"Too often, critics say, the visas are being used to bring in immigrants to do the work of Americans for less money, with laid-off American workers having to train their replacements."

And the EPI pointed out: "Loopholes in the H-1B program make it irresistible to corporations, whose sole goal has become to maximize profits and shareholder value.

"Of course, this business model is paid for by destroying the livelihoods and dignity of tens of thousands of American workers."

Congress, the president, and the Departments of Labor and Homeland Security, the EPI added, "should reform the program so it can't be used to undercut American workers and exploit foreign workers."

Editor's Note:


5. NPR Host Cites 'Rumor' That Sanders Is an Israeli Citizen

Citing merely "a list" as her source, NPR host Diane Rehm mistakenly stated that Vermont senator and presidential candidate Bernie Sanders is an Israeli citizen.

In an interview with Sanders on "The Diane Rehm Show" on Wednesday, Rehm said: "Senator, you have dual citizenship with Israel."

A stunned Sanders said: "No, I do not have dual citizenship with Israel. I don't know where that questioning came from. No, I'm an American citizen, period."

Rehm attributed the statement to "a list we have gotten."

Sanders, an independent who caucuses with the Democrats, said: "That's some of the nonsense that goes on in the Internet, but that's absolutely not true."

"Interesting," Rehm responded.

Sanders, who is Jewish, spent several months at a kibbutz in Israel after graduating from college, but he does not hold dual citizenship.

According to the Daily Forward, Rehm later posted a statement to Facebook noting that she had apologized to Sanders on the air and adding: "I want to apologize as well to all our listeners for having made an erroneous statement. I am sorry for the mistake. However, I am glad to play a role in putting this rumor to rest."

Sanders was elected to the U.S. Senate in 2006 and announced on May 26 that he would seek the Democratic presidential nomination.

Editor's Note:


6. Obama's EPA Rules Now 46 Times Longer Than Bible

The Environmental Protection Agency has issued 3,373 new final regulations since President Obama took office in January 2009, taking up 29,770 pages in the Federal Register.

For comparison, the Gutenberg Bible contains 1,282 pages.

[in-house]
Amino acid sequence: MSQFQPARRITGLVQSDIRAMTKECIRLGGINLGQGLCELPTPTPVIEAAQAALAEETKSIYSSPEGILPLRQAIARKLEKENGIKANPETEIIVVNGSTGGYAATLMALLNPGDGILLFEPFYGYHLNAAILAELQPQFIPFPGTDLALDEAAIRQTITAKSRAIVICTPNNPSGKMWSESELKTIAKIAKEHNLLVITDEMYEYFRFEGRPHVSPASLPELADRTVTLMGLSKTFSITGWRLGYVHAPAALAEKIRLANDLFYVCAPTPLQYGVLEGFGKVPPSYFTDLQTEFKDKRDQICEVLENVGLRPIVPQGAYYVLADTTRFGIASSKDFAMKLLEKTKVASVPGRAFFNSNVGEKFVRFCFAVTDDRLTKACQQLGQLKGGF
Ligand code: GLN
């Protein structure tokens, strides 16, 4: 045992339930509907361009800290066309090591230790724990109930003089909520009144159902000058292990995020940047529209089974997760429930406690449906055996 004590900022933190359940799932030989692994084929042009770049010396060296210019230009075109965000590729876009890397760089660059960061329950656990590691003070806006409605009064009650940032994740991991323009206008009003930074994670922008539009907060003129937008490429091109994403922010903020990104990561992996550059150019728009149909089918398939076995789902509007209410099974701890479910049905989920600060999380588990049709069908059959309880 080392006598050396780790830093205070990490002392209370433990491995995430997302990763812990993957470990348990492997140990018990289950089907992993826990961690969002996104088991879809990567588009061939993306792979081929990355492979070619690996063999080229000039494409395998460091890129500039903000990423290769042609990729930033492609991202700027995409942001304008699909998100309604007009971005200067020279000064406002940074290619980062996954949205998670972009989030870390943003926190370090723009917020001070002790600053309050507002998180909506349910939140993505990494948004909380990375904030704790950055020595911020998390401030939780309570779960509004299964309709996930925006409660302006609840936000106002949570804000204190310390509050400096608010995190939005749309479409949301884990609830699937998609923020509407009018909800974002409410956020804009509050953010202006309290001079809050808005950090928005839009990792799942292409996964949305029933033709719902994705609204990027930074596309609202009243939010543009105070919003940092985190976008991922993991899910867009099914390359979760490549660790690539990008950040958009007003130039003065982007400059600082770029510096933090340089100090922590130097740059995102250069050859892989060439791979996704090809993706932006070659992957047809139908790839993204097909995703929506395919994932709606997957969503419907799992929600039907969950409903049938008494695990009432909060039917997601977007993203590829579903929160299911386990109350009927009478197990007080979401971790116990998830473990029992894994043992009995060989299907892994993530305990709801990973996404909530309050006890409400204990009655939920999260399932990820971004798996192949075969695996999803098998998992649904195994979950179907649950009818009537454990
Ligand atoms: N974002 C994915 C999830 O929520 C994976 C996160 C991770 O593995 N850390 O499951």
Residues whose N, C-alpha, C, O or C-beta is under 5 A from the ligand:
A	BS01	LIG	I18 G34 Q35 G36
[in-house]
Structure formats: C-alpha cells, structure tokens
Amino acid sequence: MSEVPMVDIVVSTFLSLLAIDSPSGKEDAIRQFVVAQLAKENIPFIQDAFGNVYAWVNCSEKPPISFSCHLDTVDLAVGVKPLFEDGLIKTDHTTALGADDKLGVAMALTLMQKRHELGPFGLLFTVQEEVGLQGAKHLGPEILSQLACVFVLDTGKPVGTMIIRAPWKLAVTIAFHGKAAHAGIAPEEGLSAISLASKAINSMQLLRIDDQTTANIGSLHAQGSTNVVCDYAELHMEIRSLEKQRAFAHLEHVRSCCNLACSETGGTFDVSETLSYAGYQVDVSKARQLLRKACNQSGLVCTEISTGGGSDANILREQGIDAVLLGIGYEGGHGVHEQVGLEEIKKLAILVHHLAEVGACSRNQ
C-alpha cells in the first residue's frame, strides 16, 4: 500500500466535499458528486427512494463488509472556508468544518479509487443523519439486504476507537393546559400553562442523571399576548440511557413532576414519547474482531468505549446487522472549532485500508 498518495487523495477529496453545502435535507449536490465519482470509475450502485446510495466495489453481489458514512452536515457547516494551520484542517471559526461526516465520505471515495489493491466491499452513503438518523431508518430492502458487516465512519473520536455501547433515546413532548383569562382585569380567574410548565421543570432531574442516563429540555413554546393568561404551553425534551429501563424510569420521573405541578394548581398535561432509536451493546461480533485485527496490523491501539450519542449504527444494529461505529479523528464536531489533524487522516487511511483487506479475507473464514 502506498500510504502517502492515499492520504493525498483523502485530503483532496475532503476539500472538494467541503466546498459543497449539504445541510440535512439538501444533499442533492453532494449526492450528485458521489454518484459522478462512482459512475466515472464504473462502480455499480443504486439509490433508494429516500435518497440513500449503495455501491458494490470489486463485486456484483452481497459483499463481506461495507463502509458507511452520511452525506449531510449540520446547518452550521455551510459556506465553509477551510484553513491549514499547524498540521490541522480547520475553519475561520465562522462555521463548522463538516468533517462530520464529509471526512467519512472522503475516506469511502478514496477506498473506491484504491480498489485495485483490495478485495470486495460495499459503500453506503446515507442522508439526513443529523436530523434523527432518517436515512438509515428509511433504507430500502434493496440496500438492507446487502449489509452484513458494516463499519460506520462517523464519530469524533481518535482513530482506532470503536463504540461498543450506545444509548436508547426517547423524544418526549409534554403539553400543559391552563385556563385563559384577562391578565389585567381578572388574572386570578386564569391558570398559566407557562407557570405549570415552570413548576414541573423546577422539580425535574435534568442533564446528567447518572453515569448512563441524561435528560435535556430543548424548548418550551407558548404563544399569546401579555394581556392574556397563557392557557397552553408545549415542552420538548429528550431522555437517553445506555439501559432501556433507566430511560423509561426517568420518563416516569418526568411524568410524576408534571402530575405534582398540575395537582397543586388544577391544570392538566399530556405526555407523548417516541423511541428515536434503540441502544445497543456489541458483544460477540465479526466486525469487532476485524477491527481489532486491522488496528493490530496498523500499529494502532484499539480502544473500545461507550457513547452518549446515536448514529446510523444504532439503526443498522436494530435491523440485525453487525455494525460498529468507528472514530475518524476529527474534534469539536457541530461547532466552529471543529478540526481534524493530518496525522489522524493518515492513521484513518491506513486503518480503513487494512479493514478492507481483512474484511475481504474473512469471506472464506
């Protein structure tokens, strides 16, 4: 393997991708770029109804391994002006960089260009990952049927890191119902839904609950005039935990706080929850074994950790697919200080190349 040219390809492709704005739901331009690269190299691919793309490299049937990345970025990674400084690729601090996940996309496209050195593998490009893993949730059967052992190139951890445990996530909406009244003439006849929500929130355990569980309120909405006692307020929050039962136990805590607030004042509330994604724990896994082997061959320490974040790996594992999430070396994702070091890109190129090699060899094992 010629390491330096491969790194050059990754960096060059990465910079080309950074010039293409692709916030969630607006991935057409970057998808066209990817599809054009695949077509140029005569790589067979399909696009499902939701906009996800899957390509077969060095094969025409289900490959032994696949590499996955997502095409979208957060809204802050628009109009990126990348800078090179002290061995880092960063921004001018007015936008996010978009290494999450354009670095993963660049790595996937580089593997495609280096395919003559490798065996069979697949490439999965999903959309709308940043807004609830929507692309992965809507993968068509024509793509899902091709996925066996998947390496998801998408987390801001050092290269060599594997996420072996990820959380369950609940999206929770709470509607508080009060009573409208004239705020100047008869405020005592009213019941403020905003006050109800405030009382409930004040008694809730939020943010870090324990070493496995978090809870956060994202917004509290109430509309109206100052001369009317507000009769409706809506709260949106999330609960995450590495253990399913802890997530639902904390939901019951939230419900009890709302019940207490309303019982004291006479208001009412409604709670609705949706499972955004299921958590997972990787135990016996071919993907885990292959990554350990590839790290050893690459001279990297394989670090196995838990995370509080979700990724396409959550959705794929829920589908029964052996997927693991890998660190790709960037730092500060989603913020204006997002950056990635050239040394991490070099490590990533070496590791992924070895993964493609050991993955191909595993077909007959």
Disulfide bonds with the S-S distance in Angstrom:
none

The Federal Register publishes documents including rules, notices, interim rules, corrections, drafts of final rules, and final rules. But in determining that the agency's regulations under Obama total nearly 30,000 pages, CNS News includes only the final EPA rules.

The regulations cover a wide range of issues, including greenhouse gases, air quality, hazardous substances, and emissions.

CNS News estimated the number of words in the new final regulations by calculating an approximate average of 1,000 words per page. The results: The new final regulations under Obama total about 29.77 million words.

The Gutenberg Bible has 646,128 words, so the new EPA regulations issued by the Obama administration now contain about 23 times as many pages and 46 times as many words as the Bible.

When the Insider Report first disclosed CNS News' findings regarding EPA regulations in December, they were "only" 43 times longer than the Bible.

The new regulations also contain 27 times as many words as the 1,084,170 words in the entire Harry Potter series, which includes seven books, double the number of words in the Obamacare regulations, and 6,522 times as many words as the U.S. Constitution.

Observers have criticized the EPA, which has an annual budget of about $8 billion, for overzealous rule-making.

As an example of overkill, CNS News noted that it took the agency 122 pages to offer a "Definition of Solid Waste."

Some state officials are now launching a counterattack on the "overzealous" EPA and its Clean Power Plan limiting carbon-dioxide emissions at existing fossil-fuel-fired power plants.

Among them is Oklahoma's Republican Gov. Mary Fallin, who has issued an executive order arguing that the EPA "has exceeded its authority under the Clean Air Act."

As the Insider Report disclosed last month, Fallin has prohibited the state's Department of Environmental Quality from participating with the development of plans to implement Clean Power Plan regulations.

In the latest EPA move, the Obama administration proposed on Wednesday to regulate aircraft emissions in much the same way as power plants, saying they are a threat to human health because they contain pollutants said to contribute to global warming.

Note: Newsmax magazine is now available on the iPad. Find us in the App Store.

Editor's Note:


Editor's Notes:

© 2020 Newsmax. All rights reserved.

1Like our page
Insider Report Headlines (Scroll down for complete stories): 1. Half of Americans 55+ Have No Retirement Savings 2. Forbes Most Powerful People: Obama Not at Top 3. Water Bandits Plaguing Drought-Stricken California 4. Amid Layoffs, Disney...
Putin, Tops, Obama, on, Forbes, NPR Cites Bernie Sanders Rumor EPA Rules 46x Longer Than Bible, Half of Americans 55 Have No Retirement Savings, Water Bandits Plaguing Drought-Stricken California, Amid Layoffs, Disney Posts Record Profits
Sunday, 14 June 2015 04:50 PM
Newsmax Media, Inc.

Newsmax, Moneynews, Newsmax Health, and Independent. American. are registered trademarks of Newsmax Media, Inc. Newsmax TV, and Newsmax World are trademarks of Newsmax Media, Inc.

America's News Page
© Newsmax Media, Inc.
All Rights Reserved